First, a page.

Patrick Soon-Shiong, the billionaire owner of the Los Angeles Times, is urging America to admit it has a racism problem.
"This unconscious bias and racism is pervasive. It's almost inherent, sadly, in the historic fabric of this country," Soon-Shiong, the founder and executive chairman of biotech company ImmunityBio, told CNN Business in his first public comments about the surge of anti-Asian hostilities. "We have to recognize that, accept it and then break it."
Soon-Shiong, who is of Chinese descent and was born in South Africa, expressed dismay at the recent spike in hate crimes against Asian Americans as well as the racial tensions that fueled the Black Lives Matter movement.
"I came from South Africa, where I saw [racism] growing up. The difference, in a funny way, is that it was Apartheid, but it was Apartheid in the open," said Soon-Shiong, who moved to the United States in 1977. "I thought we were coming to the land of the free. And frankly, I've been completely disenchanted."
The comments make Soon-Shiong one of the highest-profile Asian business leaders to speak out about the recent attacks on Asian Americans. And he urged more Asian Americans to do the same.
"Unfortunately, the Asian culture and mentality is to just suck it up. Do your work. Do your thing. Be quiet," Soon-Shiong said. "I don't think that can happen any longer."
'Lack of empathy'
Soon-Shiong, who graduated from medical school at the age of 23 and whose wealth Forbes pegs at $7.5 billion, made his fortune in part by inventing the blockbuster cancer drug Abraxane. He later bought a stake in the Los Angeles Lakers from Magic Johnson, and then acquired the LA Times and San Diego Union-Tribune for $500 million in 2018.
Long before he became one of the wealthiest doctors on the planet and the "Barnum of biotech," as Forbes puts it, Soon-Shiong said he experienced discrimination while working as a surgical resident at UCLA in the 1980s.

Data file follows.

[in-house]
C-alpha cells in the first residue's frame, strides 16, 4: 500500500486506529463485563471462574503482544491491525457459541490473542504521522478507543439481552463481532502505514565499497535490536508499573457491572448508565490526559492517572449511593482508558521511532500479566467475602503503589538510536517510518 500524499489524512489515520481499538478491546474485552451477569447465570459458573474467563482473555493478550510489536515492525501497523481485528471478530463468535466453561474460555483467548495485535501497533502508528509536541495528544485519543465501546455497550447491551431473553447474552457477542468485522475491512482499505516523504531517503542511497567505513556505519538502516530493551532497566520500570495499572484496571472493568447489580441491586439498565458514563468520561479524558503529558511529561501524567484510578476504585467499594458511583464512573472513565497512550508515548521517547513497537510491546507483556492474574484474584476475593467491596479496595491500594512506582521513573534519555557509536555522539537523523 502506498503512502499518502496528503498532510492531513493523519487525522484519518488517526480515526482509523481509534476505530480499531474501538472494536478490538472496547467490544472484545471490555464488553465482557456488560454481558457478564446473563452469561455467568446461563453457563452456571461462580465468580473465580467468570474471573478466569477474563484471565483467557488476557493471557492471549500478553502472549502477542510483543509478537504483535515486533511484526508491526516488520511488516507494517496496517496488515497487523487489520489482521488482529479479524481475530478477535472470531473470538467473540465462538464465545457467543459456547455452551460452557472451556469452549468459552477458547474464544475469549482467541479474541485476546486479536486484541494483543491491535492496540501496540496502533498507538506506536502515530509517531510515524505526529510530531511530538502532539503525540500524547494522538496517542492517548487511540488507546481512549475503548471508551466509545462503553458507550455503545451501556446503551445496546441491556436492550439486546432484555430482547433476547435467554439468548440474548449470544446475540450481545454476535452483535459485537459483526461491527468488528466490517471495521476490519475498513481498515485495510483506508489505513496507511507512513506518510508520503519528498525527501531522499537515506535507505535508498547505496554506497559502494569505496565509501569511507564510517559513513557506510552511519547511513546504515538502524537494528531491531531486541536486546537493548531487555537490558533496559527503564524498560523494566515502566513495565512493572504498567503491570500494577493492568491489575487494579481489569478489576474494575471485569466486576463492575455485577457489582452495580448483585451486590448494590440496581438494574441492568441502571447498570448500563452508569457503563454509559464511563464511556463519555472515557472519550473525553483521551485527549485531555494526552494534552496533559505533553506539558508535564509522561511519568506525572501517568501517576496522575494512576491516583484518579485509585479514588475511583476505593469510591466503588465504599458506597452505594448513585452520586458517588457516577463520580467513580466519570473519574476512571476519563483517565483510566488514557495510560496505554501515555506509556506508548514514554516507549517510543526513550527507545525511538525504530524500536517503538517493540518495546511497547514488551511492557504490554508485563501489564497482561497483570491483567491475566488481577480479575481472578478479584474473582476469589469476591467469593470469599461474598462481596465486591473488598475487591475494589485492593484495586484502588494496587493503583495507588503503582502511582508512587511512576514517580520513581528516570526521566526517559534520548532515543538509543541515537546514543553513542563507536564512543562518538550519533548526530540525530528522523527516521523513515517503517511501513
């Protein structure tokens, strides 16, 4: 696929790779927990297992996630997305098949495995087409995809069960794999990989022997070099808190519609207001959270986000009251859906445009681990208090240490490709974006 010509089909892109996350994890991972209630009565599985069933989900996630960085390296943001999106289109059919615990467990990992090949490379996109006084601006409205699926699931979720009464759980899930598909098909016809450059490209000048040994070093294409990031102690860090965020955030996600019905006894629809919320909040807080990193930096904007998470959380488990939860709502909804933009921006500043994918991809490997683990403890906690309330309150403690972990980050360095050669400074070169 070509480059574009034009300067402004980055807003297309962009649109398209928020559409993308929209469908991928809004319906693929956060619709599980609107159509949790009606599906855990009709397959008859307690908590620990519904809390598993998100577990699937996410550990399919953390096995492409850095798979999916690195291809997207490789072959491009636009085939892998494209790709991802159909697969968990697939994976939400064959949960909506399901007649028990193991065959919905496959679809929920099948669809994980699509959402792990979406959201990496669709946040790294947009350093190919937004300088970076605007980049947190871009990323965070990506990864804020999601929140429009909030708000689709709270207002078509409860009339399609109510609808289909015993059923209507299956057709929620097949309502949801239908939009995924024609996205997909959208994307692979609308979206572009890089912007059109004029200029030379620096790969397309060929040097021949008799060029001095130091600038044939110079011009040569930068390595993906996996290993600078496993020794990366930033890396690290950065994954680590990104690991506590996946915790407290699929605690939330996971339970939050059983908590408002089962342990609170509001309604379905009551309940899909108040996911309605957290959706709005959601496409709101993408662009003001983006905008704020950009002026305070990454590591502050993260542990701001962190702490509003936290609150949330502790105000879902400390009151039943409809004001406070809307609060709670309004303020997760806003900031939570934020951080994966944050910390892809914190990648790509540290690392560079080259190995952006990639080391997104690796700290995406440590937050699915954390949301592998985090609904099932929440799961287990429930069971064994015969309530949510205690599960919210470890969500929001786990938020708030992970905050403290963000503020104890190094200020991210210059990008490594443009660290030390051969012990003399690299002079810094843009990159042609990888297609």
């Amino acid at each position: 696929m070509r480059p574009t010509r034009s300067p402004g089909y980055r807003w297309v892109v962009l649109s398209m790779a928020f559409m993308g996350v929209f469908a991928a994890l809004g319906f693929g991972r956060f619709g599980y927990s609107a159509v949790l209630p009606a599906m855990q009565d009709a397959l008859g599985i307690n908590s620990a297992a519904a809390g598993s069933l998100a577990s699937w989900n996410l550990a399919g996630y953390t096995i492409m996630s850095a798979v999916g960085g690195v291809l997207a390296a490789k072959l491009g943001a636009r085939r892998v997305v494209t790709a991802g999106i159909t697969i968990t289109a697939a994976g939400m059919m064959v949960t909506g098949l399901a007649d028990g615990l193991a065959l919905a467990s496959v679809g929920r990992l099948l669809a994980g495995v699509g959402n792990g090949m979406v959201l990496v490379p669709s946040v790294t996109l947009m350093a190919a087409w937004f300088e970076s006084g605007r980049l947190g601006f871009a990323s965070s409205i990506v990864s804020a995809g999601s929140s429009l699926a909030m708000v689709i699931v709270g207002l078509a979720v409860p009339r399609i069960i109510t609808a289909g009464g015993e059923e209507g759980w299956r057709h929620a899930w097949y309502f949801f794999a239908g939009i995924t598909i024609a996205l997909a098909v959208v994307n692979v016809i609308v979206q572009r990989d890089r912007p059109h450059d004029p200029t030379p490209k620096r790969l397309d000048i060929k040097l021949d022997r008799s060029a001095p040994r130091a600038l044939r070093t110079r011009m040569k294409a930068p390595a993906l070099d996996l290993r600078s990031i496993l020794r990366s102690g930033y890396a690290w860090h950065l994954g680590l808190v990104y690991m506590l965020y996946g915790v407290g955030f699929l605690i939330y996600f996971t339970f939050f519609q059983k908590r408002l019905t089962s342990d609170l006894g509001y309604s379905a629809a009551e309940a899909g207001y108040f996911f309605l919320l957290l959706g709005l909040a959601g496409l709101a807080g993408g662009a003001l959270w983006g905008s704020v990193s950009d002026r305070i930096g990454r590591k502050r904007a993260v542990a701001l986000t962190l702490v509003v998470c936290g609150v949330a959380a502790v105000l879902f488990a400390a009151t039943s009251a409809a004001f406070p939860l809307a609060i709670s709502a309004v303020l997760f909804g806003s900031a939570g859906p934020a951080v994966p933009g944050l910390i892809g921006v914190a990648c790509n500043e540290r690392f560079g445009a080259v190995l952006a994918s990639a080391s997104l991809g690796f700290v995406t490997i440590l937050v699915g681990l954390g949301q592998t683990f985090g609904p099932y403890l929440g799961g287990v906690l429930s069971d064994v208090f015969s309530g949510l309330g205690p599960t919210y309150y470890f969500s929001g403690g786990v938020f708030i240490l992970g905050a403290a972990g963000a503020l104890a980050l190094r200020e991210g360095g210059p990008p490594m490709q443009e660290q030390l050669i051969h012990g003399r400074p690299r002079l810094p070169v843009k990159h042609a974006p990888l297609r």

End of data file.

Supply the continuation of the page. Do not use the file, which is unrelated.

"One professor from UCLA that had a house next door quite openly said, 'We don't like people like you here.' It was pretty blatant," he said.
Earlier this week, a 65-year-old Asian woman was attacked in broad daylight in Midtown Manhattan in what police are calling a hate crime: "F**k you, you don't belong here, you Asian," the assailant said prior to the attack, according to the criminal complaint.
"The lack of empathy for the human being, whether she's Asian, green, black, blue — that's a human being, a 65-year-old-lady in severe distress," Soon-Shiong said, adding that he found it "heartbreaking" that bystanders did not intervene.
"This country better wake up to this, because it becomes something that this next generation will deal with," he said.
The Trump factor
The heightened racial tensions come in the midst of a once-in-a-century pandemic that originated in China.
Soon-Shiong said former President Donald Trump "absolutely" shares some responsibility for the anti-Asian attacks because he called Covid-19 the "Kung Flu" and the China virus.
"That really didn't help at all," Soon-Shiong said. "It didn't help the Asians, didn't help the Black community, the Latino community. The racism was just flamed."
Soon-Shiong, whose company ImmunityBio is working on a vaccine candidate, said the Biden administration has done a "fantastic" job in rolling out Covid vaccines and successfully encouraging Americans to get shots.
Yet he cautioned that no one knows how long the protection afforded by the vaccines will last and said he's "really concerned" about coronavirus variants that have yet to fully reach US shores.
Last month, Soon-Shiong completed the merger of two of his biotech companies: NantKWest and ImmunityBio. The newly combined company, now known simply as ImmunityBio, is testing a next-generation vaccine that aims to overcome variants by not just blocking the virus, but killing it completely using T-cells.
Soon-Shiong urged governments to fund the next generation of vaccine research and "face the fact that this pandemic may be ongoing if we don't address it now."
Critically, ImmunityBio's vaccine candidate is an oral capsule that can be stored at room temperature. Phase 1 trials are ongoing in both the United States and South Africa.
"You can mail [the pills] across all of Africa. Now you can vaccinate a billion people," Soon-Shiong said, adding that the treatment could also potentially serve as a universal booster.
Soon-Shiong said his work to help South Africa, and Africa broadly, defeat the pandemic fulfills a promise he made decades ago to eventually return to his home country.
"It's taken me a long time," he said, "but I'm coming back."